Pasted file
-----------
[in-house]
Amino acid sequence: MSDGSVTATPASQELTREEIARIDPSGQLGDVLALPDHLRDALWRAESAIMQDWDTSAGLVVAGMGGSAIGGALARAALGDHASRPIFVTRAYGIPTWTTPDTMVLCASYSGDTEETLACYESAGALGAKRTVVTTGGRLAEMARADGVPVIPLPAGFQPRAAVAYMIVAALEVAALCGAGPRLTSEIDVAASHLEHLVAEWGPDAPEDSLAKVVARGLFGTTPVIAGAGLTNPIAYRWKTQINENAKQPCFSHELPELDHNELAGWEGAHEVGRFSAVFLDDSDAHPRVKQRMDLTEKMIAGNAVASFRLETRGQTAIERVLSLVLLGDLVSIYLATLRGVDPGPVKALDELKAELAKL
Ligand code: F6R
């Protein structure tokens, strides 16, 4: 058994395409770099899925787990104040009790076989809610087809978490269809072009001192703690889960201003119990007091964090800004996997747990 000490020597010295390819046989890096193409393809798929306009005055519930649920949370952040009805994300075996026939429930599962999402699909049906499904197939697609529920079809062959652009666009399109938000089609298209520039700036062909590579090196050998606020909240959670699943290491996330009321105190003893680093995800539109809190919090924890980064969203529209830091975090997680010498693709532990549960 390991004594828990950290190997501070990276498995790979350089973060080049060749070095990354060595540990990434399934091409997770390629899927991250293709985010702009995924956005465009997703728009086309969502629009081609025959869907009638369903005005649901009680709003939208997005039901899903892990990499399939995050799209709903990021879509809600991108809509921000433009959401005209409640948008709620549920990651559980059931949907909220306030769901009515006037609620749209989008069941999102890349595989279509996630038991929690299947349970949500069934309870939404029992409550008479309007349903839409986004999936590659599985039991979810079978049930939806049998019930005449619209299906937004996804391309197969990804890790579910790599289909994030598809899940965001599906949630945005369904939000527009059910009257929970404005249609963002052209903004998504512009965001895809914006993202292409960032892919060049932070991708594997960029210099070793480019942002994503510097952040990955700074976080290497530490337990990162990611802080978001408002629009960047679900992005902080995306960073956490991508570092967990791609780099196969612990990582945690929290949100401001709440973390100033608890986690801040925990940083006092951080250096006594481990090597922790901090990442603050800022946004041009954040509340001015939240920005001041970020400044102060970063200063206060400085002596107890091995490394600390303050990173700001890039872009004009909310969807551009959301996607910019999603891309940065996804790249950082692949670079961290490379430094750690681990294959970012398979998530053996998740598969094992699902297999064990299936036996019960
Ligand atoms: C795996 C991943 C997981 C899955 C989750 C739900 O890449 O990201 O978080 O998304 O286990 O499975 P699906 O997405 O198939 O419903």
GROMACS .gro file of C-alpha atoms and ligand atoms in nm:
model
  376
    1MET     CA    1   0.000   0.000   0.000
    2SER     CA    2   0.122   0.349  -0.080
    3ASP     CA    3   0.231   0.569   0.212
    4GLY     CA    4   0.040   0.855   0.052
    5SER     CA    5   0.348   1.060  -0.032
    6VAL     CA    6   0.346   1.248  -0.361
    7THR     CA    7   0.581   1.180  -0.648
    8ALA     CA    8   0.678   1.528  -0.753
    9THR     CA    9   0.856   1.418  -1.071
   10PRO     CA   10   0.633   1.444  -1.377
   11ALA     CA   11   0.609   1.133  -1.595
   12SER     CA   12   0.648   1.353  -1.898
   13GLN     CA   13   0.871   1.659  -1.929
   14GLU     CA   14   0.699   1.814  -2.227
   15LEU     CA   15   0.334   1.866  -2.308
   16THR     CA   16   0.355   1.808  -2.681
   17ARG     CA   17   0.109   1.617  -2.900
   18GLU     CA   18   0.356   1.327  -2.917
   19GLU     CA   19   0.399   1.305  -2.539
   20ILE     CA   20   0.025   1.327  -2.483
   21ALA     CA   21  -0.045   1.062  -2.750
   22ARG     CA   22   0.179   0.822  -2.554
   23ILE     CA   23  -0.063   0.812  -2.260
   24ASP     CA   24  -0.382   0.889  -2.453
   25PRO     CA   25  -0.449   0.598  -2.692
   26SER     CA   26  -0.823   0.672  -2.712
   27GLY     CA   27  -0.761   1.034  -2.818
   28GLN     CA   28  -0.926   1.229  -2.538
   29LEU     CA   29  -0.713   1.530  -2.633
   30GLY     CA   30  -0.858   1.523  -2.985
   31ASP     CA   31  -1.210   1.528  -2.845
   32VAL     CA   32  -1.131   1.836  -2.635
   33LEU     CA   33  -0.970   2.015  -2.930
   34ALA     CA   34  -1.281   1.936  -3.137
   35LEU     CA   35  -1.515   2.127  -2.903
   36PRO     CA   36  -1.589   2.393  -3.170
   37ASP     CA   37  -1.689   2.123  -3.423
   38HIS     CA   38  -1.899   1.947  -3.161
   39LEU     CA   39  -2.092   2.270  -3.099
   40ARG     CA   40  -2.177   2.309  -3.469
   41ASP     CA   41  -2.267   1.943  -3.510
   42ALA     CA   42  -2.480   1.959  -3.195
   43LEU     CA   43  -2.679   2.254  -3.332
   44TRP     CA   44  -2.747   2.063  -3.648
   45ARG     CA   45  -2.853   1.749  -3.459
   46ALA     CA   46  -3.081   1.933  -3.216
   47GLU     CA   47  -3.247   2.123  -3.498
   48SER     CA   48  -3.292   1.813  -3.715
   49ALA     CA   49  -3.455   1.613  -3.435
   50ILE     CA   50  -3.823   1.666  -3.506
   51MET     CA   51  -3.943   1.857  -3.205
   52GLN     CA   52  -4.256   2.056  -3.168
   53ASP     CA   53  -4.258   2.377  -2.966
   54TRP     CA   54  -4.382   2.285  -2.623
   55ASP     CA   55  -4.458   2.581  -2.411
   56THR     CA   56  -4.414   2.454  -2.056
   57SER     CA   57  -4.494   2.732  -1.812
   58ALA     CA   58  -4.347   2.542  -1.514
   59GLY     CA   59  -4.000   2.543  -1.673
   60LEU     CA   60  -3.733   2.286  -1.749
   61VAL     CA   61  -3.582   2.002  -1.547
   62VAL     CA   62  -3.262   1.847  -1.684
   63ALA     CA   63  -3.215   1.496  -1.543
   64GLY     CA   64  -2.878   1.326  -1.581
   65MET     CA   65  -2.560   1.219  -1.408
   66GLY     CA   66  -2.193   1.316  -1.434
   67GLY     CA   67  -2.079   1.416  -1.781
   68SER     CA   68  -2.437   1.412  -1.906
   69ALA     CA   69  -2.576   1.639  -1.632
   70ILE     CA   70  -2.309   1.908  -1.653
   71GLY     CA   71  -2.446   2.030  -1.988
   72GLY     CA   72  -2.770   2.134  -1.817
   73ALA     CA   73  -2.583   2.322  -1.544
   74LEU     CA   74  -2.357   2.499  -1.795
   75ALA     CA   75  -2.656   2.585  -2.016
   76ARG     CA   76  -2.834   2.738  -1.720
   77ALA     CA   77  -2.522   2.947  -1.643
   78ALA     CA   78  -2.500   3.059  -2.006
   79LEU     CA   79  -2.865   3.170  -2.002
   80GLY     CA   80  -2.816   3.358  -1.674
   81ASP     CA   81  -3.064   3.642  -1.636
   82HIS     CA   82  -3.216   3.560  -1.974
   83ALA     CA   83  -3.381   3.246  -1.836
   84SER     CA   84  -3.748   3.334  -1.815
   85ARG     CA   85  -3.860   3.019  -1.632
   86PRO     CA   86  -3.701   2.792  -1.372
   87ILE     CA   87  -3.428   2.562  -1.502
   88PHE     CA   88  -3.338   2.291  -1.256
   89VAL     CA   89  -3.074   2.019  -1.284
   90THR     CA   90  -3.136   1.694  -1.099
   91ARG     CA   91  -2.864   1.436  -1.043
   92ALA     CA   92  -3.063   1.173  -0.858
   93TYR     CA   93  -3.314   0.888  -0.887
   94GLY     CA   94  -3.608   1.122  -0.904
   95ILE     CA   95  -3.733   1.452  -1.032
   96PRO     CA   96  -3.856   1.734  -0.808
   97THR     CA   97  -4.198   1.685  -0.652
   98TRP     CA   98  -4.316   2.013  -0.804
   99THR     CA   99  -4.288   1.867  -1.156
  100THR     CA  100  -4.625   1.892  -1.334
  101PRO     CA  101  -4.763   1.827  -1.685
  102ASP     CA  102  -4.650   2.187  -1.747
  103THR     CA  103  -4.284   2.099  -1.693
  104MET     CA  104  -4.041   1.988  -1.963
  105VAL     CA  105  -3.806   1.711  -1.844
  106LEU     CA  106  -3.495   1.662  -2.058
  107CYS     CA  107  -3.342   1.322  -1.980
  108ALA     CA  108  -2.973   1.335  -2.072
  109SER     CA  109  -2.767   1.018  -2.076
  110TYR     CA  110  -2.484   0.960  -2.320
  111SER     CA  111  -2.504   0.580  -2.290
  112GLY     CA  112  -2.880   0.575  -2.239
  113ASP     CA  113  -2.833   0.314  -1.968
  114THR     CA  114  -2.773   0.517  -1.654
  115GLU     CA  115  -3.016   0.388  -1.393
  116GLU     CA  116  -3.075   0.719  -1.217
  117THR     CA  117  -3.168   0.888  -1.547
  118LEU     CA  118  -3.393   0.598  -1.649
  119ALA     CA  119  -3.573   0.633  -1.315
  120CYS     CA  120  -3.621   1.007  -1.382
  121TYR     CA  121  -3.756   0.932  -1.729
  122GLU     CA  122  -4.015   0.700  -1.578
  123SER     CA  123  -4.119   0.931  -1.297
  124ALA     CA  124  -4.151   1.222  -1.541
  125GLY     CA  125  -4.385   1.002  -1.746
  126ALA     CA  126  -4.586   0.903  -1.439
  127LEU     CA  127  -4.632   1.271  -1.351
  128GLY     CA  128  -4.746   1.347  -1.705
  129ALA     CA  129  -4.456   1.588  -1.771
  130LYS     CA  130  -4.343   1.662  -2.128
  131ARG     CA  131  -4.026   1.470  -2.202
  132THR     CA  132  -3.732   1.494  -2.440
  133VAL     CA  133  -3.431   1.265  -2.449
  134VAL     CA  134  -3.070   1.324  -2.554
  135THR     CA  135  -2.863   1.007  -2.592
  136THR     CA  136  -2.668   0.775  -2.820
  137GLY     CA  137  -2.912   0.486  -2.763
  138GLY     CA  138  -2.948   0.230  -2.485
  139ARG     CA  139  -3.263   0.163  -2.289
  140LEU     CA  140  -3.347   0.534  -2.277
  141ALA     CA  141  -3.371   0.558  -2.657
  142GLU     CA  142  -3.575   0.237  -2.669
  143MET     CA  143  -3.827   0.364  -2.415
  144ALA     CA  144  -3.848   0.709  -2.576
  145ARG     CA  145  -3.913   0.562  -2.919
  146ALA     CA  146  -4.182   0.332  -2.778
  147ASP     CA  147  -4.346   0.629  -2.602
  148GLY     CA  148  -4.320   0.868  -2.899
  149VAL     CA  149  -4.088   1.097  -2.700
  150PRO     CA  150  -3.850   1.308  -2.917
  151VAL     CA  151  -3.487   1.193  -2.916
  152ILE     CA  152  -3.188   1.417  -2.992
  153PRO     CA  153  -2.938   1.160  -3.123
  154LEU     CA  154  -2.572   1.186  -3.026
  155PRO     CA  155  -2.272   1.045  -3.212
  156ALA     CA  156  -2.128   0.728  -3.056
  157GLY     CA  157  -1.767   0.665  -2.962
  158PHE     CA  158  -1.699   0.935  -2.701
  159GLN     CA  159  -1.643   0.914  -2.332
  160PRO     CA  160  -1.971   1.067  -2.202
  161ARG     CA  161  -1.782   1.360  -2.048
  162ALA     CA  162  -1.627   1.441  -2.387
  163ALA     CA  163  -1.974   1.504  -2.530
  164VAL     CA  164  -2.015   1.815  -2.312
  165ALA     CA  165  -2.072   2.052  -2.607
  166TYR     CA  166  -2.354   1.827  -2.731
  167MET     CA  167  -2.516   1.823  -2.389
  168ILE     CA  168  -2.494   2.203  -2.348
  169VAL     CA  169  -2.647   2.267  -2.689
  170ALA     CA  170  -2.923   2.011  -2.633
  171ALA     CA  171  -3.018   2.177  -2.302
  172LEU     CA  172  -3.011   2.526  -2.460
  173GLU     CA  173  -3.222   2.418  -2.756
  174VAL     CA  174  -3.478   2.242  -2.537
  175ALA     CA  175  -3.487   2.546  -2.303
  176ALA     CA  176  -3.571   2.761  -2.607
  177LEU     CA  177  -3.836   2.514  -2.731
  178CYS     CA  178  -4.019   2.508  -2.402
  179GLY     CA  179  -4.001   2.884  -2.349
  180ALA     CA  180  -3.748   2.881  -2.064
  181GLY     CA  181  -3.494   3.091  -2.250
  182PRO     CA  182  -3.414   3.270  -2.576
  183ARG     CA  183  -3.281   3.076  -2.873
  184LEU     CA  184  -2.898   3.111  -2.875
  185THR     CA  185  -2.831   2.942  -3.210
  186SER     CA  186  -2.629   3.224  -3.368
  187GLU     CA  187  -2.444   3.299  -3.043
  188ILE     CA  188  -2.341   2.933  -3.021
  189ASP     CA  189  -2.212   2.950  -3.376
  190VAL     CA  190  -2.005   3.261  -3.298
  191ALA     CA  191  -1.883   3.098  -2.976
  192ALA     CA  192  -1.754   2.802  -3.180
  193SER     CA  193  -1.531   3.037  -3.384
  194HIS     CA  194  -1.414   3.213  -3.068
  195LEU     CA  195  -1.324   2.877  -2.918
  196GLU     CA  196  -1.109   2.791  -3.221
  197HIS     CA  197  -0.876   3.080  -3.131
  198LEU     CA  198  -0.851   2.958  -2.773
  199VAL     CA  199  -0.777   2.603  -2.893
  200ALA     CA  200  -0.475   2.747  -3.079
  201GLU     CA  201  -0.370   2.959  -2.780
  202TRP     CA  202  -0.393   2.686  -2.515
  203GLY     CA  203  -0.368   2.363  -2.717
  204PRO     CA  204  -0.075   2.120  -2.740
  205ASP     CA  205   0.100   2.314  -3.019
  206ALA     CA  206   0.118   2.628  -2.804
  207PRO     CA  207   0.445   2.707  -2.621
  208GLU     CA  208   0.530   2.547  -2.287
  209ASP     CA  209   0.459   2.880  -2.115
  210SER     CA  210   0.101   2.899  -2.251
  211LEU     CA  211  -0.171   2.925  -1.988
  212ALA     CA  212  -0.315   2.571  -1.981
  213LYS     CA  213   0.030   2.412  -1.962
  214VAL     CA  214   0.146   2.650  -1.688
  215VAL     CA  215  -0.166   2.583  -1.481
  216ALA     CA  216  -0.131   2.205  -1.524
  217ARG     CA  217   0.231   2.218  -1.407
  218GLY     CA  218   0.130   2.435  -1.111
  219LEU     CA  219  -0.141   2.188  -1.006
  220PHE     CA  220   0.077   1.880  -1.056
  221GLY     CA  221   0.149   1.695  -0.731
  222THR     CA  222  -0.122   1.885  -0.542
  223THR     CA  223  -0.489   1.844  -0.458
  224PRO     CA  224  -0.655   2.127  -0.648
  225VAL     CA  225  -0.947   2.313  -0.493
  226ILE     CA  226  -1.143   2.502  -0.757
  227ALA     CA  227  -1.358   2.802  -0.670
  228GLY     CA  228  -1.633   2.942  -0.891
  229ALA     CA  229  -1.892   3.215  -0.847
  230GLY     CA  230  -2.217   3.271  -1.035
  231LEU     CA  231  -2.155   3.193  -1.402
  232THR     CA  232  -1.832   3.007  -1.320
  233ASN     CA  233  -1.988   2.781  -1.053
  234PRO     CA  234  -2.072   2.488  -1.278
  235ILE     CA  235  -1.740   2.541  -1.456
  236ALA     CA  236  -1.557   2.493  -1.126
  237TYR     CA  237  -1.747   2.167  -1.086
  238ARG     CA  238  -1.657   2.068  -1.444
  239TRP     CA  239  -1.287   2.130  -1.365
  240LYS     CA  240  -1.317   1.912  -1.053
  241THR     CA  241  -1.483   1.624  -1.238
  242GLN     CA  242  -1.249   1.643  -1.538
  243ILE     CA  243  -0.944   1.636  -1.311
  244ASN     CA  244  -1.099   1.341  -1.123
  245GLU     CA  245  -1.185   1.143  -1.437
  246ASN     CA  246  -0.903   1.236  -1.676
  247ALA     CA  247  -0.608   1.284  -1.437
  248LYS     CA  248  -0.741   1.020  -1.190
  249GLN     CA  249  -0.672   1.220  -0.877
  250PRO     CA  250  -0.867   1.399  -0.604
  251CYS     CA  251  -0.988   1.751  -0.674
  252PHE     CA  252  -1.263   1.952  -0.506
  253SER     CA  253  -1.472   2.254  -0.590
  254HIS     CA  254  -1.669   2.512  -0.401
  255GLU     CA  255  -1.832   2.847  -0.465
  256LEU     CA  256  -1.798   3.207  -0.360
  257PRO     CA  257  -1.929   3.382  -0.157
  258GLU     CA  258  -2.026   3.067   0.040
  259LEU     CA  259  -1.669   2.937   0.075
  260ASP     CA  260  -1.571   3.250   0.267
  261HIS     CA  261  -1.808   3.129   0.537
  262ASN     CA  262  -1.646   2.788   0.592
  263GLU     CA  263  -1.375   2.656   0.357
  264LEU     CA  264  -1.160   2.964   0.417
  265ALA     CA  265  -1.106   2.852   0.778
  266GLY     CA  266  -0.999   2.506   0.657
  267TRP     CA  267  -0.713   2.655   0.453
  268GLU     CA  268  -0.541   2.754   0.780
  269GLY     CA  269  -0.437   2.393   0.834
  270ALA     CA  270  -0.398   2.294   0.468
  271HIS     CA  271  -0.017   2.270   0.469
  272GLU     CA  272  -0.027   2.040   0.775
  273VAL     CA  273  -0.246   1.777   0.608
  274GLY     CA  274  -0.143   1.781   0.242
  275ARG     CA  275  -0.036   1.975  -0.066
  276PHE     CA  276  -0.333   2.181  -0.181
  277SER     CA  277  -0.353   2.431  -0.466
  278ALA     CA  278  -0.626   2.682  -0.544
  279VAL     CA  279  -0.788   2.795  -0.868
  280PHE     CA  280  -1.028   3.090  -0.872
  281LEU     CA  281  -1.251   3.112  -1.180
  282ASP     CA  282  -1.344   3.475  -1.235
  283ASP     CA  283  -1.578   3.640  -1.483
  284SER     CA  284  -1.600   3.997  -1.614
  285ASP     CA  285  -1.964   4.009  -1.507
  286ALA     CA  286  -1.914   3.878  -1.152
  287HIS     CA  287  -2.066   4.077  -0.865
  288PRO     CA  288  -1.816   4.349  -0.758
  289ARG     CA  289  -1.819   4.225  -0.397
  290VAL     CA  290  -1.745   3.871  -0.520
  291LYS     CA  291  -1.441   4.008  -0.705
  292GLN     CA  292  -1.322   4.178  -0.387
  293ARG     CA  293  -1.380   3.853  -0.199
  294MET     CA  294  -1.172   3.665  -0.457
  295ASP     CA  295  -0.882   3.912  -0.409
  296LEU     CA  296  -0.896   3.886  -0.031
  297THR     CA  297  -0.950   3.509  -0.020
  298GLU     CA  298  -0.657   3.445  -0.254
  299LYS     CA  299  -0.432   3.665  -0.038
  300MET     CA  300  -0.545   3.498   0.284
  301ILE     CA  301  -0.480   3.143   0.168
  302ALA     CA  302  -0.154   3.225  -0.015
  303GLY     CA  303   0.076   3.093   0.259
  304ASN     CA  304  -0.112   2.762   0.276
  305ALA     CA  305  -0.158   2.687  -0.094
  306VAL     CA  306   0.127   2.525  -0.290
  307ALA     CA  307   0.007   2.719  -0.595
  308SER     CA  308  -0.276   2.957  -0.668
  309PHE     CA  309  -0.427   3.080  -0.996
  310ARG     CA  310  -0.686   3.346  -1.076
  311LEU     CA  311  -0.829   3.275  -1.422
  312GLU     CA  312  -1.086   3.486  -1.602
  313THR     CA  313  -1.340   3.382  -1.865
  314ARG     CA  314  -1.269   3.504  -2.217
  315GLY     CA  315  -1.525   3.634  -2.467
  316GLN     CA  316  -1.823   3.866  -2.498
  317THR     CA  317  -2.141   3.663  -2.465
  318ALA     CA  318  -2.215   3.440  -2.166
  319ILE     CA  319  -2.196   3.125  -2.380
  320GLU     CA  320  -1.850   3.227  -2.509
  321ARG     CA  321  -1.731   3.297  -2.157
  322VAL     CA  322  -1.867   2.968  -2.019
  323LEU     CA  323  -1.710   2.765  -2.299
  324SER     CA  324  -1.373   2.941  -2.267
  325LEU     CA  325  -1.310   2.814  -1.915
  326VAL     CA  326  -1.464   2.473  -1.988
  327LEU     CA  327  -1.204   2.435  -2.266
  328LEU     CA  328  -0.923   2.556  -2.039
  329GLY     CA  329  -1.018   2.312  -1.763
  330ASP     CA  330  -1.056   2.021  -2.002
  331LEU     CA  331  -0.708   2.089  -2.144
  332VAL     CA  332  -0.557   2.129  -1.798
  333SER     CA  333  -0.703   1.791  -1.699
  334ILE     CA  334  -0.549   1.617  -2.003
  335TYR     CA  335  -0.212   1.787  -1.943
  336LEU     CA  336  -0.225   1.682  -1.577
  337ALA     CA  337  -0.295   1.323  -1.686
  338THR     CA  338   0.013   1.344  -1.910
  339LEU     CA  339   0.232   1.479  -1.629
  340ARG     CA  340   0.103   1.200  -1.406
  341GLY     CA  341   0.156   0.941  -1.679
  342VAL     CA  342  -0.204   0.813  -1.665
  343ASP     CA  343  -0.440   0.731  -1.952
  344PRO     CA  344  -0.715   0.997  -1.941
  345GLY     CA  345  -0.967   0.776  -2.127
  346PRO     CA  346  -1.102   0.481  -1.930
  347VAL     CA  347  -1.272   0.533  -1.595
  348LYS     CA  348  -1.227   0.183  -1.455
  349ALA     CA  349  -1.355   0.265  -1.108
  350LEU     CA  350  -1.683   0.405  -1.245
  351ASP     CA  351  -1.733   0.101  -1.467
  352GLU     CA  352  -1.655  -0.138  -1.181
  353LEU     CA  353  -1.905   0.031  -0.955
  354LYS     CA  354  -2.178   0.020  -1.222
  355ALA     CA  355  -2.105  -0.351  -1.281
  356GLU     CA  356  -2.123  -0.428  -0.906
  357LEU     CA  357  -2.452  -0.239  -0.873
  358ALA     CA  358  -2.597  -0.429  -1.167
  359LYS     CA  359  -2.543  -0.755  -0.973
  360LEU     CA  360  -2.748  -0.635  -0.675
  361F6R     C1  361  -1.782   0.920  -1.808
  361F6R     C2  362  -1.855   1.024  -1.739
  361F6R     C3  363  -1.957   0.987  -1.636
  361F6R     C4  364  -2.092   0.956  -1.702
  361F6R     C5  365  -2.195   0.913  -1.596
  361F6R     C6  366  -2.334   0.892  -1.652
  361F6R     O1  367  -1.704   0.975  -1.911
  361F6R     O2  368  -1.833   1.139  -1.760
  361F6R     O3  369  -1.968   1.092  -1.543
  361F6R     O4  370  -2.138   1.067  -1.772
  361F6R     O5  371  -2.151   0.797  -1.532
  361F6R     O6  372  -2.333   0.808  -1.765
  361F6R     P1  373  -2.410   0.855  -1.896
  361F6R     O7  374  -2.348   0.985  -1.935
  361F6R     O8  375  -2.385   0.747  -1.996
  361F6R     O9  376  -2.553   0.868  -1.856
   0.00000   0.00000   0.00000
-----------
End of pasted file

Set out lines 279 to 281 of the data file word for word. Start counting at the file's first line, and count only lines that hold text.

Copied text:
  271HIS     CA  271  -0.017   2.270   0.469
  272GLU     CA  272  -0.027   2.040   0.775
  273VAL     CA  273  -0.246   1.777   0.608